3rd December, 2015
By Henry Chukwuemeka Onyema
There are people, both Nigerians and non-Nigerians, who are using the recent pro-Biafra agitations in parts of Nigeria as an opportunity to express their vitriolic hatred for the Igbo. You only need to read some of their stuff both online and in print to realize that, if they could, they would continue the July-September 1966 massacres of the Igbo until the ethnic group ceases to exist. For these set of people, the Igbo are Nigeria’s problem and the final situation just might be the ultimate of all measures drawn up since the British colonial days to reduce the Igbo to hewers of wood and fetchers of water.
To be candid, I do not think Nnamdi Kanu, Ralph Uwazurike and their groups have the solutions to the problems of the Igbo. The Biafra state they seek does not reflect the dreams of a generation of Nigerians who fought and died from July 1967 to January 1970. These people’s antics make me doubt if their Biafra will be a home for ALL Igbo and non-Igbo Eastern Nigerians, if it comes to pass. Their democratic credentials is suspicious. Ojukwu, even at the height of the civil war, never sought to grab what is today parts of Benue State by coercion or convoluted reasoning. This might be a kingdom-building exercise capitalizing on the very real and justified grievances of the Igbo.
But then every coin has two sides. Secession and separatism have been a recurring decimal in Nigerian politics since the 1950s. The nature of the birth and midwifing of Nigeria by the British and subsequent maintenance of the imperialist status quo by Nigerian leaders ensured that dissatisfaction and friction will reign in and among the entities that make up Nigeria. Once perceived privileges are threatened, secessionist sentiments run hot. Once threats of domination or radical altering of power structures are perceived, injustices become seemingly irredeemable. Then the dam of secessionist agitation breaks. Let us examine this verifiable historical record.
The 1953 Kano Riots which were remotely caused by the Northern People’s Congress, the Northern region’s dominant party’s opposition to Southern Nigerian parties’ call for independence in 1956 fuelled Northern demands for secession at the constitutional conference that midwifed the 1954 constitution. The dominant Hausa-Fulani political elite of the North were pacified by the British assigning to the North fifty percent of the seats in the House of Representatives. Between 1953 and 1957, the Yoruba-dominant political party, Action Group, also stoked the secessionist fire. Obafemi Awolowo, the Premier of the West and Action Group leader, demanded at the conferences running up to independence that Lagos remain part of the West or his people would secede. It took British intervention and the support of both the Northern and Eastern regions to excise Lagos from the West and retain it as the country’s capital and stop Awolowo from seceding.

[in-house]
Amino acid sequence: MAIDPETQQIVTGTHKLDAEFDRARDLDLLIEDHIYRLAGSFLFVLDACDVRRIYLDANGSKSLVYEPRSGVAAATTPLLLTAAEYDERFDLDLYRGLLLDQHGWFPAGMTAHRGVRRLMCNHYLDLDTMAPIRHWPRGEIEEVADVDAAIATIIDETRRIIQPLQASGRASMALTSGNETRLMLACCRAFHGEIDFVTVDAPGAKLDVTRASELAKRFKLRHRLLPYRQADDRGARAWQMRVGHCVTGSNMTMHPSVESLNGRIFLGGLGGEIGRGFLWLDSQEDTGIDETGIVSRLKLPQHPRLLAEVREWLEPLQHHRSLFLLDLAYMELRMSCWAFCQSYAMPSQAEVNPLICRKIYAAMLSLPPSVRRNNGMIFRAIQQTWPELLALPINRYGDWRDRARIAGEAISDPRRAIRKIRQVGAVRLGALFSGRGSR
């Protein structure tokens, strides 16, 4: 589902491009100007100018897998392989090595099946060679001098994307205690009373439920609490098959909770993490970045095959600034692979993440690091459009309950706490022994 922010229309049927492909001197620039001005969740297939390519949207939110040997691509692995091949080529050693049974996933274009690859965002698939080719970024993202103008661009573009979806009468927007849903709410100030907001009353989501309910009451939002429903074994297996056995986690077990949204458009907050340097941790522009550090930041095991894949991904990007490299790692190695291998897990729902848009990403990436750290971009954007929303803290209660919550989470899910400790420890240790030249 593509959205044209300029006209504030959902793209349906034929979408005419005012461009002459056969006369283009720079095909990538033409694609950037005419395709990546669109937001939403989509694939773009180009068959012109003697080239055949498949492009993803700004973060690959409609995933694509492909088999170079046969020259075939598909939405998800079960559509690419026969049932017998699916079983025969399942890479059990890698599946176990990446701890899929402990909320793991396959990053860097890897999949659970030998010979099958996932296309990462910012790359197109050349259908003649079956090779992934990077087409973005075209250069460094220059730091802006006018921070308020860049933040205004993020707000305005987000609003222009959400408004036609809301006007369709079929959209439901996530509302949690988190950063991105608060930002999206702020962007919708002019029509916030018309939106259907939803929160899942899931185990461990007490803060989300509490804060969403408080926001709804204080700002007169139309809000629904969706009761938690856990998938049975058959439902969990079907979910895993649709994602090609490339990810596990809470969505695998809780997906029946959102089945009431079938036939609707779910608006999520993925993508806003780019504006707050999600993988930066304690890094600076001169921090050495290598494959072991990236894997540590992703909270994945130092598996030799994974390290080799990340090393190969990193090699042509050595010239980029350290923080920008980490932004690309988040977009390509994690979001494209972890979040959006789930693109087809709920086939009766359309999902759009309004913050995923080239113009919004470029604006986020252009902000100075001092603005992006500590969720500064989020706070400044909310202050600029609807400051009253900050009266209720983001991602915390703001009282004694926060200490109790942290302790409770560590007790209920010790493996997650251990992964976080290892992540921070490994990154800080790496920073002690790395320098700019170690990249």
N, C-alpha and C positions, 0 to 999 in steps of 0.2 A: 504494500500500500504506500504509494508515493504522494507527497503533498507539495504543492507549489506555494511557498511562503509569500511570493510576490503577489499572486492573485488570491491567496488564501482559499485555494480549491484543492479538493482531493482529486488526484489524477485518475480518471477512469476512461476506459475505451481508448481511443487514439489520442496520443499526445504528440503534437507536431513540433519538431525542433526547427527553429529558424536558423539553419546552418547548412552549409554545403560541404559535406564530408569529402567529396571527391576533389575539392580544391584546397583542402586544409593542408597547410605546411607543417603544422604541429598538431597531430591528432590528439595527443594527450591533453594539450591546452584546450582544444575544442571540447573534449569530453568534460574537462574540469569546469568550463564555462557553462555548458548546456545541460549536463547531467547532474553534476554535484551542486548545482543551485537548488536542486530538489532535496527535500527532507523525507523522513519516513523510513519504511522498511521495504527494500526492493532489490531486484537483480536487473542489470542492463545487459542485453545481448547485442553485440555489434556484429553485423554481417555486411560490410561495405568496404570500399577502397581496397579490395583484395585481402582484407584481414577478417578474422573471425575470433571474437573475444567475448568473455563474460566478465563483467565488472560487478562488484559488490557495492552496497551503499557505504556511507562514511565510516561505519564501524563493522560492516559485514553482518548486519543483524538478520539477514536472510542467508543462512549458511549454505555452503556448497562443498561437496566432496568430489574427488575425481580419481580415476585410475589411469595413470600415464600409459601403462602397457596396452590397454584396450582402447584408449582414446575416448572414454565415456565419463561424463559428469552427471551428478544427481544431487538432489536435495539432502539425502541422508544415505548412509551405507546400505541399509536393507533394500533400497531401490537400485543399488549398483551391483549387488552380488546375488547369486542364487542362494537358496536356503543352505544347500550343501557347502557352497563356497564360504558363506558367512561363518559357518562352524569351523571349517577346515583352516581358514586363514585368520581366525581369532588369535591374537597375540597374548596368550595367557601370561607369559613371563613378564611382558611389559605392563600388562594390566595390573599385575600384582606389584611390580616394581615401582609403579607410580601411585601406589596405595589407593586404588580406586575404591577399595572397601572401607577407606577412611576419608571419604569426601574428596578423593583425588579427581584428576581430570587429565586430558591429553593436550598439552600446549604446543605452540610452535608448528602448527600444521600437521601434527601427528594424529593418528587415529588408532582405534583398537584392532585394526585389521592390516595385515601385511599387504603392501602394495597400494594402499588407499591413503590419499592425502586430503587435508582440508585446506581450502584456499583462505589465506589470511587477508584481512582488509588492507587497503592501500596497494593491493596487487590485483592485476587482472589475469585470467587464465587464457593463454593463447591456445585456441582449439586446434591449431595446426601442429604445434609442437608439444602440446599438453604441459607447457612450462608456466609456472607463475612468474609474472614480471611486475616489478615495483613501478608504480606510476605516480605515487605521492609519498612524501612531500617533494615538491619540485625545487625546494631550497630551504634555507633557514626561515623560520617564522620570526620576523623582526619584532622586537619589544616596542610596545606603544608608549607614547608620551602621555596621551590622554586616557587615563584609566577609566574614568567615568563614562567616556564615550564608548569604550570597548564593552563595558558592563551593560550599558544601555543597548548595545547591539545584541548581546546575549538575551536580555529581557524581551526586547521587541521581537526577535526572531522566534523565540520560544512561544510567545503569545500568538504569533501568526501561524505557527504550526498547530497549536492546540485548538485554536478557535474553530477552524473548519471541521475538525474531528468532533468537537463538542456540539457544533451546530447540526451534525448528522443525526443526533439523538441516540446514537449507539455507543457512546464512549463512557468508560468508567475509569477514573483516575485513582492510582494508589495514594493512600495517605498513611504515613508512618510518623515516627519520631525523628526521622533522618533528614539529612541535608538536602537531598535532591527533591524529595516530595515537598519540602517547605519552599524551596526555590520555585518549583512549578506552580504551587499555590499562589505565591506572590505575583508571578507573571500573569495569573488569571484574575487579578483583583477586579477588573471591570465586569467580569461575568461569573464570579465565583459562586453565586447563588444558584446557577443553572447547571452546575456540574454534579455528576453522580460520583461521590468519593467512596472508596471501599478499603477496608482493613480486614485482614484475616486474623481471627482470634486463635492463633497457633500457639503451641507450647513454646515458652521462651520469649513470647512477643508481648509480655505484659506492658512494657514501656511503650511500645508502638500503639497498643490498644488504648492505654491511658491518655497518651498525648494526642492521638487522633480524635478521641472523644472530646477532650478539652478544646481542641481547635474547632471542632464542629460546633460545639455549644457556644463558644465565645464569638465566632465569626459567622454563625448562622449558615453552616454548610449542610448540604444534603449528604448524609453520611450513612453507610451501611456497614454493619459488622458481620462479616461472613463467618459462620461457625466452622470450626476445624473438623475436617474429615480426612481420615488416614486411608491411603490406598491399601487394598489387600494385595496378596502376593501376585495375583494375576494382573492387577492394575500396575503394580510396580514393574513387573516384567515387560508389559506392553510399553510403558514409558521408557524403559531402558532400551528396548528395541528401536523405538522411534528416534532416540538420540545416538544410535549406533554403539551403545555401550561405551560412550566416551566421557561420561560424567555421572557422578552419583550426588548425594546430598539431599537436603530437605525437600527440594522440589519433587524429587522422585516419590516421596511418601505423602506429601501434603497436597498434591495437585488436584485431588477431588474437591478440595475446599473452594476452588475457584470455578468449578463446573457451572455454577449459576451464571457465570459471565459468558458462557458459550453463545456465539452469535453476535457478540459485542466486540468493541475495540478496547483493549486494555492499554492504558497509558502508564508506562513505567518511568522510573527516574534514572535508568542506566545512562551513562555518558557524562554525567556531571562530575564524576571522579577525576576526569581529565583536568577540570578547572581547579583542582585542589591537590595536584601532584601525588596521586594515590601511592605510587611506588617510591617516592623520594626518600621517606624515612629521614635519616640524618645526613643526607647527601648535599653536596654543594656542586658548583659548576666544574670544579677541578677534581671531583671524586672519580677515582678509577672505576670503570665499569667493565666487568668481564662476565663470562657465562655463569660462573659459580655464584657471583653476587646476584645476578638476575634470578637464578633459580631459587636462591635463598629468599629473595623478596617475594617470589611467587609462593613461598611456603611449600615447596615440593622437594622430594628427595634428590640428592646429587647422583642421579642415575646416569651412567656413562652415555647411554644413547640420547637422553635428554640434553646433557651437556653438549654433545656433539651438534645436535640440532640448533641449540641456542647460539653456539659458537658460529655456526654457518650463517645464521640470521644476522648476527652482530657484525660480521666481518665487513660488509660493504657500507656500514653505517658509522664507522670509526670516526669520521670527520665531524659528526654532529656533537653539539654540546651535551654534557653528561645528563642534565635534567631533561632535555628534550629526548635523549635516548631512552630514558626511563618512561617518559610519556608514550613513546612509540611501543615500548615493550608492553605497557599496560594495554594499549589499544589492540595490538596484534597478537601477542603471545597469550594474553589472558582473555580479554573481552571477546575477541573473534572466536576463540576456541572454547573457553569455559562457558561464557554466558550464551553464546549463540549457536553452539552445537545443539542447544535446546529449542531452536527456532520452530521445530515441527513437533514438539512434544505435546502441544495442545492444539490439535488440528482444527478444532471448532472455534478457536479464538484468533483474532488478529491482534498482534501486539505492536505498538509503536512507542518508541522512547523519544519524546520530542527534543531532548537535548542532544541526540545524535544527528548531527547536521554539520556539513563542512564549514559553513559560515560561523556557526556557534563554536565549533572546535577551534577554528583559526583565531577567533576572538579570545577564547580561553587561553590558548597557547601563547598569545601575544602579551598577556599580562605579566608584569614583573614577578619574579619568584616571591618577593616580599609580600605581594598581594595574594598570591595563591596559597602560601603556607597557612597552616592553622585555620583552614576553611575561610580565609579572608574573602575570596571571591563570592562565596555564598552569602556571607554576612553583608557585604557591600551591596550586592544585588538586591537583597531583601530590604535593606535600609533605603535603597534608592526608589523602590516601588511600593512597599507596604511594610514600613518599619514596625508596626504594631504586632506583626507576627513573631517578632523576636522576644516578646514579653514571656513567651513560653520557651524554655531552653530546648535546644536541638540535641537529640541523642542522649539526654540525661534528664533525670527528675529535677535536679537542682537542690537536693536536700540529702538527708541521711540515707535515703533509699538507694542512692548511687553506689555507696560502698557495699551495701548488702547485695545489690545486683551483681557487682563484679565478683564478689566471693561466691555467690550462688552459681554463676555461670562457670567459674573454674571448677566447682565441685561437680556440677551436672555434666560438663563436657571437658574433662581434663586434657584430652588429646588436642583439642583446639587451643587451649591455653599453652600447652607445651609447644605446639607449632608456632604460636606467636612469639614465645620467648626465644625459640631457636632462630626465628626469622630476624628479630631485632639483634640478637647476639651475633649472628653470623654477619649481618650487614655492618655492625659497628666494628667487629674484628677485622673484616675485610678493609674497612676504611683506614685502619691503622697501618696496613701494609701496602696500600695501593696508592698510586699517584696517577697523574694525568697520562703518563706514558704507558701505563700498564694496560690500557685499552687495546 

At the conference that led up to the 1954 constitution, Awolowo called for the inclusion of a secessionist clause in the new constitution. Any region that wanted could leave the union. But the proposal failed because the three regions were not united on the issue. While Ahmadu Bello of the North supported it, Nnamdi Azikiwe of the East disagreed. In retrospect, did Azikiwe, the pan-Nigerian, make a big mistake?
The 1960s only strengthened potential secession as the independent country stumbled from crisis to crisis till the January 1966 coup. The guy who first gave military expression to his bid to take his people out of Nigeria was Isaac Adaka Jasper Boro. In February 1966, this Ijaw ex-policeman, Chemistry student of the University of Nigeria and radical, declared the Niger Delta Republic over much of what is currently Bayelsa and parts of Rivers states. The then Igbo head of state, General Aguiyi-Ironsi, had to send troops from the unit of Major John Obienu, an Igbo army officer who backed out of the January coup, to flush out the secessionists from the creeks. After 12 days, Boro and company surrendered. They were later freed by General Gowon and Boro died during the civil war fighting, ironically, for Nigeria against Biafra because he felt his Ijaw people would be dominated by the Igbo in Biafra.
The June 12, 1993 election and the crisis it brewed nearly led to the emergence of the Oduduwa Republic. Believe it, the Far North (North-East and North-West) might have seceded if the 2015 elections had swung in Jonathan’s favour. Lest we forget, when the July 1966 coup plotters led by Major Murtala Muhammed struck, their aim was to take the North out of a supposedly Igbo-dominated Nigeria. The British and the Americans stopped them because of their strategic interests in Nigeria. Gowon became the Head of State and his August 1, 1966 speech remains an eternal testimony of what might have been if the original coup plotters achieved their aim.
—TO BE CONTINUED
—Onyema, a historian and writer, is the chief creative officer of the 2-4 henritz writing agency in Lagos. Email: [email protected]